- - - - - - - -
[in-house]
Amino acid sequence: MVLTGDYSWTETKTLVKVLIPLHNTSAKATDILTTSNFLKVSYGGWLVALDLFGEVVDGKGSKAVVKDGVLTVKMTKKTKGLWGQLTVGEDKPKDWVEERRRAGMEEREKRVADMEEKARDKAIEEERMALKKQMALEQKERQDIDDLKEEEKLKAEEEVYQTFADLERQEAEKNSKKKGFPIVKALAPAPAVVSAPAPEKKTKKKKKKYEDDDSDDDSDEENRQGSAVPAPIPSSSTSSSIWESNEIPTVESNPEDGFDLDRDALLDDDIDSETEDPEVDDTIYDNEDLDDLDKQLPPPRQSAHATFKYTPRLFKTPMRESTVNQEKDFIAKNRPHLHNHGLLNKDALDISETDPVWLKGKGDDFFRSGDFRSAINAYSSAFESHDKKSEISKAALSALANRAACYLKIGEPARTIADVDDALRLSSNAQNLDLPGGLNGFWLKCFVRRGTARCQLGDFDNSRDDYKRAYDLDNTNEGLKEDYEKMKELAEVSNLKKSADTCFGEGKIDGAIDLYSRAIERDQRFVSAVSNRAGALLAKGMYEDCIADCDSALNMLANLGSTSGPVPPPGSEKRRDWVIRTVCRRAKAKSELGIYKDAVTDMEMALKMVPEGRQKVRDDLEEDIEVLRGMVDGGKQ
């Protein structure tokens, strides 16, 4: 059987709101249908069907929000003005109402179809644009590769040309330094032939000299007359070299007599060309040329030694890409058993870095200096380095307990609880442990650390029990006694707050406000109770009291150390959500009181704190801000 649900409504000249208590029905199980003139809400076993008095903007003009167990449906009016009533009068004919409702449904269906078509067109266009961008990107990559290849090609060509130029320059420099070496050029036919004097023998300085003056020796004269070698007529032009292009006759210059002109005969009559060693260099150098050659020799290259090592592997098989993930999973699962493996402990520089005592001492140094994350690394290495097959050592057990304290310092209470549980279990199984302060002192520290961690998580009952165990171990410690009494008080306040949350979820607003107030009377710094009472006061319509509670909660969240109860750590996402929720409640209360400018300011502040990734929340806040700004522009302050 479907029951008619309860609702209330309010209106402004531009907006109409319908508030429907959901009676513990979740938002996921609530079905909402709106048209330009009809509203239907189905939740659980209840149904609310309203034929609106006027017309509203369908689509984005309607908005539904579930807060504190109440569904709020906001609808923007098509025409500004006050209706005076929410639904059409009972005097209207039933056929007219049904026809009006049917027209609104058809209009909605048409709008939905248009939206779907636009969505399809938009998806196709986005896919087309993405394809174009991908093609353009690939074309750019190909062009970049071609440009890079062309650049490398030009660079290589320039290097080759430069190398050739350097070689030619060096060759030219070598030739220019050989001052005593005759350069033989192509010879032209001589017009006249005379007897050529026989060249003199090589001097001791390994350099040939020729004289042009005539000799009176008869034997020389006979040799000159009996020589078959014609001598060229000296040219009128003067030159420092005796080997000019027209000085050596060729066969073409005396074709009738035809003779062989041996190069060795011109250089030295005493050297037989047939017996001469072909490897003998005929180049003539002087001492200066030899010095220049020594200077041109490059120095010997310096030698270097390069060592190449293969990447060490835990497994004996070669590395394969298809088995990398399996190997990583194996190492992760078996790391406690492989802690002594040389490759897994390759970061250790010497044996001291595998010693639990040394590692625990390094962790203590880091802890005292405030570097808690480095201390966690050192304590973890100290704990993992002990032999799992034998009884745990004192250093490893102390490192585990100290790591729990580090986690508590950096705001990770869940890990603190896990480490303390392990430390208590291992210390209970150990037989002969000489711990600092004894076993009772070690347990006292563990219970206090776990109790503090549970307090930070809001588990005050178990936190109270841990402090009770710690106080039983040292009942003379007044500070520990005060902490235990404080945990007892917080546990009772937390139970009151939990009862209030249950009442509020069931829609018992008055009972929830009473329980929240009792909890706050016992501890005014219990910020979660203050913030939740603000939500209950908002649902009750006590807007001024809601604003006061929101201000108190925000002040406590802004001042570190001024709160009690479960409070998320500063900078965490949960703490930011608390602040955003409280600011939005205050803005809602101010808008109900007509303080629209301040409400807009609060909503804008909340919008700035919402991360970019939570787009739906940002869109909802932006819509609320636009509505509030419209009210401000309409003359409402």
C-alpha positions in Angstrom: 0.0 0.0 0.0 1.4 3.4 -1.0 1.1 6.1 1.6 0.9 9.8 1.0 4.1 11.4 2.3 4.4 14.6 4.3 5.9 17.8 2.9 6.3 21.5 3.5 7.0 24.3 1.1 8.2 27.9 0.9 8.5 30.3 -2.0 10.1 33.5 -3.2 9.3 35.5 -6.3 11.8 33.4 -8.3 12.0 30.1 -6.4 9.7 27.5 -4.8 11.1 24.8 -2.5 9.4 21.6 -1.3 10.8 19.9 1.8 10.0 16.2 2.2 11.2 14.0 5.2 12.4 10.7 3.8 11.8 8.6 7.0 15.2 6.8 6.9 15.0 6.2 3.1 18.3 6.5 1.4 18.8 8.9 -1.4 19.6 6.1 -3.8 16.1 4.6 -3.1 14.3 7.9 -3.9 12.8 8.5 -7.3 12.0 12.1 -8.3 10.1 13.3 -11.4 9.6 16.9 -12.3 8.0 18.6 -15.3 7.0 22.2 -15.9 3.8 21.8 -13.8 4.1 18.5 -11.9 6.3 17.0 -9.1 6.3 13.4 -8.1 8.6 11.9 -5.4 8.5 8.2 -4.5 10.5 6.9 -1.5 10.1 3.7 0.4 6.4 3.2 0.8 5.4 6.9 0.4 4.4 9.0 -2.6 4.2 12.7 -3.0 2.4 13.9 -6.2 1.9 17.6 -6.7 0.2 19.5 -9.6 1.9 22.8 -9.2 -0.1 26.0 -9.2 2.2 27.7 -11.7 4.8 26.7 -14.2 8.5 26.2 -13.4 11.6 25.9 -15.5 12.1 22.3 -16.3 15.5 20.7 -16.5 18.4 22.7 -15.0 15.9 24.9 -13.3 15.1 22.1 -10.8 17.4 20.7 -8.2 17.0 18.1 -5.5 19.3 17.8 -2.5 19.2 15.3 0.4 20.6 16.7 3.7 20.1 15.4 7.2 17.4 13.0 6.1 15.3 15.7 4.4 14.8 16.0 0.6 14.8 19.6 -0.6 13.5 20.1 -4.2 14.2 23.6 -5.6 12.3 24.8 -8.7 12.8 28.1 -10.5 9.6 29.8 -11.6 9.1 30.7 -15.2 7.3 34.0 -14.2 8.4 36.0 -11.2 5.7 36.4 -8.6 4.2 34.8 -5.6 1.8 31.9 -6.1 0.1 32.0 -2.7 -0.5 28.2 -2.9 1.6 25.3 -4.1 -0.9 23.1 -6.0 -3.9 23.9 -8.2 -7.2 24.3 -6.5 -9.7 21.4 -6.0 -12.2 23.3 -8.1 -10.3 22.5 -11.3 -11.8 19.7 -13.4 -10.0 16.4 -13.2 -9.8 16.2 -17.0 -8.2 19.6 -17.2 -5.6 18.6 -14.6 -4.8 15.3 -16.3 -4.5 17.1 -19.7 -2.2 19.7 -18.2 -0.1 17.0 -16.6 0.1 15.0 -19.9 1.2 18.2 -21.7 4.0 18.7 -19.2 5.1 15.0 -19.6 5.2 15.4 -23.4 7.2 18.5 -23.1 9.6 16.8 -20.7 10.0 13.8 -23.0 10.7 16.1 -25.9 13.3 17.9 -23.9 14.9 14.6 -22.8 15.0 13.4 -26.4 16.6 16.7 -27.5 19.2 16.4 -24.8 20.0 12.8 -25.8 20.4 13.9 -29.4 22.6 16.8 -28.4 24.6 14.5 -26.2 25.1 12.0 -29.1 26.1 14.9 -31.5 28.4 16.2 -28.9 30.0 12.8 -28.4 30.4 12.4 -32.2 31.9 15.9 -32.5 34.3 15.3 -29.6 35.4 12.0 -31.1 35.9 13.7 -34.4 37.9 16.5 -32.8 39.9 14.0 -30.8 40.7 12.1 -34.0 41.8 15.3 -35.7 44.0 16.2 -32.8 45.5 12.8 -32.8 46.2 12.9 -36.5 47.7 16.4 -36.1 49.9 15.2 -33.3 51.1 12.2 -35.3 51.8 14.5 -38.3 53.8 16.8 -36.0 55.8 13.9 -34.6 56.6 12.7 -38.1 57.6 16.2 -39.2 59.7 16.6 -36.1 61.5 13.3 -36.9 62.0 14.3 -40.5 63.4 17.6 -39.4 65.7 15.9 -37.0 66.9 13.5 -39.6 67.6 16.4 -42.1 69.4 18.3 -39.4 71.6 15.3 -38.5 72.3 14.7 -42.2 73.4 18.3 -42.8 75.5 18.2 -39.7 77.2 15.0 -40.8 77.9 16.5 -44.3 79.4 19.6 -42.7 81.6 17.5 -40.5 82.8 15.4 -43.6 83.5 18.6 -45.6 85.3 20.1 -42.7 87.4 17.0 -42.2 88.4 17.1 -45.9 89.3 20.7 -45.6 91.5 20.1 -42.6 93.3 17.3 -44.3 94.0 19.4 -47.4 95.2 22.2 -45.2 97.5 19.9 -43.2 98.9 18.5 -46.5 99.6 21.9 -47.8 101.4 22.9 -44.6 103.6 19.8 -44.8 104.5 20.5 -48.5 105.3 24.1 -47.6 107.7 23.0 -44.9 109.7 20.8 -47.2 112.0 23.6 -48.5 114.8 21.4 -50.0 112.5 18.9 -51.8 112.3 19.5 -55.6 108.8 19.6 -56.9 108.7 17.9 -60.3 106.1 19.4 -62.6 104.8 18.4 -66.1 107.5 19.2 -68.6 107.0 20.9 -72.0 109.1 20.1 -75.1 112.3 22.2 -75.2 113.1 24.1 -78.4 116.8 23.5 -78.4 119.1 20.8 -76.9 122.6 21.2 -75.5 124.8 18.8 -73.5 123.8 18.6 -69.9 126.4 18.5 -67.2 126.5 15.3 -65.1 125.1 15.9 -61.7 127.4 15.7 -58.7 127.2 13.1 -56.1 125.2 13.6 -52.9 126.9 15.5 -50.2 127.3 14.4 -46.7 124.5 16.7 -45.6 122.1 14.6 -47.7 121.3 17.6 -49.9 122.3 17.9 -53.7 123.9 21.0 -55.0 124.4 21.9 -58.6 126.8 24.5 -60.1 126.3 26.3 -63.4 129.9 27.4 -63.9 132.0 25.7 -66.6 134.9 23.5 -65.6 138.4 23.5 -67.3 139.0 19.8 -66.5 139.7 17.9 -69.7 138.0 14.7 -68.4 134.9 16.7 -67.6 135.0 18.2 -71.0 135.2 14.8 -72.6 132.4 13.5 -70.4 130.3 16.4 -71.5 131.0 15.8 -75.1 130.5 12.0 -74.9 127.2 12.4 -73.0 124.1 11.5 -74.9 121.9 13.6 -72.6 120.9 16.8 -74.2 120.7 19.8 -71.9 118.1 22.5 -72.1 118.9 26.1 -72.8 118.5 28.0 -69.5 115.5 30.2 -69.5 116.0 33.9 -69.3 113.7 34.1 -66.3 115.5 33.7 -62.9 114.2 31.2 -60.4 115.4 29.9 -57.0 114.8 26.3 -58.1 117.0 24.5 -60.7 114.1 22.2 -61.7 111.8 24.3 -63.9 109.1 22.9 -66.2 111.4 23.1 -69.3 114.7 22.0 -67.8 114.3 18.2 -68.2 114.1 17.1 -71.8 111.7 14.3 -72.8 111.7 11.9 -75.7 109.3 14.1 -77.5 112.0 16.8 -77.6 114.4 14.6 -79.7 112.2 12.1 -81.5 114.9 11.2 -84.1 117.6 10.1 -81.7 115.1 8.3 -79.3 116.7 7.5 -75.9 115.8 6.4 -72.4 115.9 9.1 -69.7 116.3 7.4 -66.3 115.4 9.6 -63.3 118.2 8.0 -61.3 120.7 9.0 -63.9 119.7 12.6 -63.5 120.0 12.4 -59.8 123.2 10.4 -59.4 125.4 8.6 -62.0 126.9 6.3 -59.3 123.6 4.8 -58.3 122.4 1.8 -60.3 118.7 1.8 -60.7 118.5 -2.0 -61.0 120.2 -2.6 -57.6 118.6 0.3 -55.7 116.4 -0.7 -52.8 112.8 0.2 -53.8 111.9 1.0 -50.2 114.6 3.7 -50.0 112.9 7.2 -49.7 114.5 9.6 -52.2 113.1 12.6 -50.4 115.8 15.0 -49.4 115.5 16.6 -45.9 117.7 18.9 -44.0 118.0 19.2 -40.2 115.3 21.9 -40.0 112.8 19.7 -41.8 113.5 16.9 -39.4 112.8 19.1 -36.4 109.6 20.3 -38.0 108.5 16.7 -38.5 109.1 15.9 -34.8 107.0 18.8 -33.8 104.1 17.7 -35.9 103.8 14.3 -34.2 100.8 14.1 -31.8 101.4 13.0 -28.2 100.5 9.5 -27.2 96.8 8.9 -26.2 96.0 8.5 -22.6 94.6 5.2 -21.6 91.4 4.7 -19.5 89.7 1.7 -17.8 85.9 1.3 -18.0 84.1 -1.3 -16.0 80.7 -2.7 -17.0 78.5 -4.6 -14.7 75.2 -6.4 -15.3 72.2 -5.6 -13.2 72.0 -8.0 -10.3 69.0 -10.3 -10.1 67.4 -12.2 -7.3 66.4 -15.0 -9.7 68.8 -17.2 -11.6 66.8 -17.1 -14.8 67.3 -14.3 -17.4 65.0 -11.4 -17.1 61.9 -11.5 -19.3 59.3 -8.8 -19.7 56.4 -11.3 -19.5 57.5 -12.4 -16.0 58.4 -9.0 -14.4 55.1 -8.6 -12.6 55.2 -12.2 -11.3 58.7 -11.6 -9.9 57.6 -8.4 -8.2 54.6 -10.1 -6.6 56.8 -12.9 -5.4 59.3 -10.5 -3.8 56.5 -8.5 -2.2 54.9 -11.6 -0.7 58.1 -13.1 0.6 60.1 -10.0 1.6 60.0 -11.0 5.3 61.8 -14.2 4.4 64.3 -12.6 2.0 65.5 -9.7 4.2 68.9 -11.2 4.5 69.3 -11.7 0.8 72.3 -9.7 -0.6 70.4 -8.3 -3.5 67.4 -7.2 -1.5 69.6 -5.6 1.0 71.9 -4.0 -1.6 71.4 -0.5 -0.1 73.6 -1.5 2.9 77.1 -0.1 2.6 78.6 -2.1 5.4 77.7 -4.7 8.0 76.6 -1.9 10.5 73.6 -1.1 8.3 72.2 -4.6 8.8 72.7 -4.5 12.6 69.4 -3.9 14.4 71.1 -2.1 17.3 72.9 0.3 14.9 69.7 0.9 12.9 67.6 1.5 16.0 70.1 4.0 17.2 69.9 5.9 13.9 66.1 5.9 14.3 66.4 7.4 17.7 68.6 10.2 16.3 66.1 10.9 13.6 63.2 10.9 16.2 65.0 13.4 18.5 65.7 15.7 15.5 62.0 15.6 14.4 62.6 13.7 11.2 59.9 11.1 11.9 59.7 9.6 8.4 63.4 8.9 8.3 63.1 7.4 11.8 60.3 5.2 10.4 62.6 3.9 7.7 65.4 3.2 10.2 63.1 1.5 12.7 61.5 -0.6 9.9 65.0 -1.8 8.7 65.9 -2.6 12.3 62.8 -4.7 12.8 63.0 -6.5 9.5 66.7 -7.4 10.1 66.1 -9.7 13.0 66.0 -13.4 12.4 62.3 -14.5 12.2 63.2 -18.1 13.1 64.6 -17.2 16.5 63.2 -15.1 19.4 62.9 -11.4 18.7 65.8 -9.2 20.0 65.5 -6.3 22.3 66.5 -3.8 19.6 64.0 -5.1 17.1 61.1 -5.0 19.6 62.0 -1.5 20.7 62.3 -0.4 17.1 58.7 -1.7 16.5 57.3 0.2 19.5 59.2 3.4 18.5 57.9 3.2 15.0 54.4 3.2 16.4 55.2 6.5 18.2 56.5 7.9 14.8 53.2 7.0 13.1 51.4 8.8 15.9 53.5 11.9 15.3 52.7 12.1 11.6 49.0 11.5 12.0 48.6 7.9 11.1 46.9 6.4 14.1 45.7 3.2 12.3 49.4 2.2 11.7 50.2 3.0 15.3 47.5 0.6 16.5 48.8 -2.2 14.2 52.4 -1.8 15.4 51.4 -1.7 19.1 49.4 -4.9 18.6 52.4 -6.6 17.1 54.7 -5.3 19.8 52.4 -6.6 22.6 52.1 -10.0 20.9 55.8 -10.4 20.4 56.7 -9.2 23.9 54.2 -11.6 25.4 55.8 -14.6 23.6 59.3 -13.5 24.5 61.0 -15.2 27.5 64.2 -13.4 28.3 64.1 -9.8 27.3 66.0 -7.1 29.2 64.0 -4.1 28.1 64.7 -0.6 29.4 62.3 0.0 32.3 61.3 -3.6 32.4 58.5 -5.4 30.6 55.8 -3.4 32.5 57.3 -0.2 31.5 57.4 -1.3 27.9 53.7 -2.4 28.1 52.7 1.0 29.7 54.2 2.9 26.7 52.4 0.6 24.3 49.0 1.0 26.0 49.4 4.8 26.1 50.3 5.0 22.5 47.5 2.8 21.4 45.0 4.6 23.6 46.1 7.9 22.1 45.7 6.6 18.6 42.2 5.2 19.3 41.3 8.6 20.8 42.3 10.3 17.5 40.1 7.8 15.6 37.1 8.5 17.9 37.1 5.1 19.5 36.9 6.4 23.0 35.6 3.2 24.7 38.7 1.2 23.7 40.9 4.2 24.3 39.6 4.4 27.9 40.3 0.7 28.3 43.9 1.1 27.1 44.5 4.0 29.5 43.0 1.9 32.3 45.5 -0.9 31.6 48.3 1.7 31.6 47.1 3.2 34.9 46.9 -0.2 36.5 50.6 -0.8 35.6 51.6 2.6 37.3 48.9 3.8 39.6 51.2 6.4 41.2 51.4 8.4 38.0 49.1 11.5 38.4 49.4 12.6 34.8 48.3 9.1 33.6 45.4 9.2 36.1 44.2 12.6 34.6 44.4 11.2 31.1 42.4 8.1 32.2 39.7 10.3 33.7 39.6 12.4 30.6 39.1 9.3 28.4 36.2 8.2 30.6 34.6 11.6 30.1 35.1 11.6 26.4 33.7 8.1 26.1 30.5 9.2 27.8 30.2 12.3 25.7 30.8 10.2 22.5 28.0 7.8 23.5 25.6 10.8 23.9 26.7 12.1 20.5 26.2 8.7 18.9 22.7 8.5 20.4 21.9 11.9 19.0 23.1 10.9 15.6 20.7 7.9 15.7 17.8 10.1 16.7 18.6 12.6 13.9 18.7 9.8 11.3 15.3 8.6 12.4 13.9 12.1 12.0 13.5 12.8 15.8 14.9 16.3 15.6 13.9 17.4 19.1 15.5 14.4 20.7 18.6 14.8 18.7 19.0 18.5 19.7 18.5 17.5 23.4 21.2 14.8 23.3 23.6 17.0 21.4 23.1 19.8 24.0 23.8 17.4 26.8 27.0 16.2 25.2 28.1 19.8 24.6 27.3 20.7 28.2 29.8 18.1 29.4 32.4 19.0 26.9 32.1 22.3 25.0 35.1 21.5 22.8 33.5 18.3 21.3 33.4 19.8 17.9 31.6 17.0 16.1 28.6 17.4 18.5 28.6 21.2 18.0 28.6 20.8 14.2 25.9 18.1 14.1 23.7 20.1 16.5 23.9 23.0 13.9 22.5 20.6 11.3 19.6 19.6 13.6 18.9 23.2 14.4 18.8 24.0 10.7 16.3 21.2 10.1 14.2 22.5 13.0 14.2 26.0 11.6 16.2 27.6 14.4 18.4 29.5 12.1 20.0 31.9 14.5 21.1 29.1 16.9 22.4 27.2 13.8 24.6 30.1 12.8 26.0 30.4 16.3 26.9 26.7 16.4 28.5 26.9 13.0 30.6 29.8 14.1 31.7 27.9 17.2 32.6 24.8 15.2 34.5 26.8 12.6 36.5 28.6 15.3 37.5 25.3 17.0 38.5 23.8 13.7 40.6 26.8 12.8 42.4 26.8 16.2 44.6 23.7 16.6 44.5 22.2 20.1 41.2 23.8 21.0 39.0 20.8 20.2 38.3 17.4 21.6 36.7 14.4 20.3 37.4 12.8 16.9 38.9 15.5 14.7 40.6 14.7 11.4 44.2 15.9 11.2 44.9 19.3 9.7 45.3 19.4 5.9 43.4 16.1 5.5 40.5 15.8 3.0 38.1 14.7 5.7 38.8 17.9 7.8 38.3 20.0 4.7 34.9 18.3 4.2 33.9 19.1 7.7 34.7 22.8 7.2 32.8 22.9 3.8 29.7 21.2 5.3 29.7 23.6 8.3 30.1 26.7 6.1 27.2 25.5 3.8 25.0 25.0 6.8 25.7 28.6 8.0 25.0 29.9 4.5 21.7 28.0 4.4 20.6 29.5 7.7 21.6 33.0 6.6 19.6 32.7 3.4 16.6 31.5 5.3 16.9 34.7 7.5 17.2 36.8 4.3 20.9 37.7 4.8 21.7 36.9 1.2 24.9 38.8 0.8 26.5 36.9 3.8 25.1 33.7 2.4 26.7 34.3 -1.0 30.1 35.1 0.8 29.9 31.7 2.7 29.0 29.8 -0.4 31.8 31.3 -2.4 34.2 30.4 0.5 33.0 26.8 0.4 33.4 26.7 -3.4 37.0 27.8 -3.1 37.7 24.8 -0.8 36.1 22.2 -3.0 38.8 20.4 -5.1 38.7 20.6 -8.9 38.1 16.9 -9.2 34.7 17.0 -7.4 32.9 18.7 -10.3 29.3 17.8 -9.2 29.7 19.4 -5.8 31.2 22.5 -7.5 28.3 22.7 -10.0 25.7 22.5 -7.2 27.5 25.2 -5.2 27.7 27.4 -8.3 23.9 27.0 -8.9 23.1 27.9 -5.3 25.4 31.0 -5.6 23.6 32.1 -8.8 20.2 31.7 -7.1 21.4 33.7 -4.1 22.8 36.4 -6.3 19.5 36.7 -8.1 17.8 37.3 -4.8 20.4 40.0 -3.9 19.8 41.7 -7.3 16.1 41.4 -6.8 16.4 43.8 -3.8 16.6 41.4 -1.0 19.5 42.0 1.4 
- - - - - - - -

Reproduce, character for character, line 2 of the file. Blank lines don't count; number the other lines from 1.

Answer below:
Amino acid sequence: MVLTGDYSWTETKTLVKVLIPLHNTSAKATDILTTSNFLKVSYGGWLVALDLFGEVVDGKGSKAVVKDGVLTVKMTKKTKGLWGQLTVGEDKPKDWVEERRRAGMEEREKRVADMEEKARDKAIEEERMALKKQMALEQKERQDIDDLKEEEKLKAEEEVYQTFADLERQEAEKNSKKKGFPIVKALAPAPAVVSAPAPEKKTKKKKKKYEDDDSDDDSDEENRQGSAVPAPIPSSSTSSSIWESNEIPTVESNPEDGFDLDRDALLDDDIDSETEDPEVDDTIYDNEDLDDLDKQLPPPRQSAHATFKYTPRLFKTPMRESTVNQEKDFIAKNRPHLHNHGLLNKDALDISETDPVWLKGKGDDFFRSGDFRSAINAYSSAFESHDKKSEISKAALSALANRAACYLKIGEPARTIADVDDALRLSSNAQNLDLPGGLNGFWLKCFVRRGTARCQLGDFDNSRDDYKRAYDLDNTNEGLKEDYEKMKELAEVSNLKKSADTCFGEGKIDGAIDLYSRAIERDQRFVSAVSNRAGALLAKGMYEDCIADCDSALNMLANLGSTSGPVPPPGSEKRRDWVIRTVCRRAKAKSELGIYKDAVTDMEMALKMVPEGRQKVRDDLEEDIEVLRGMVDGGKQ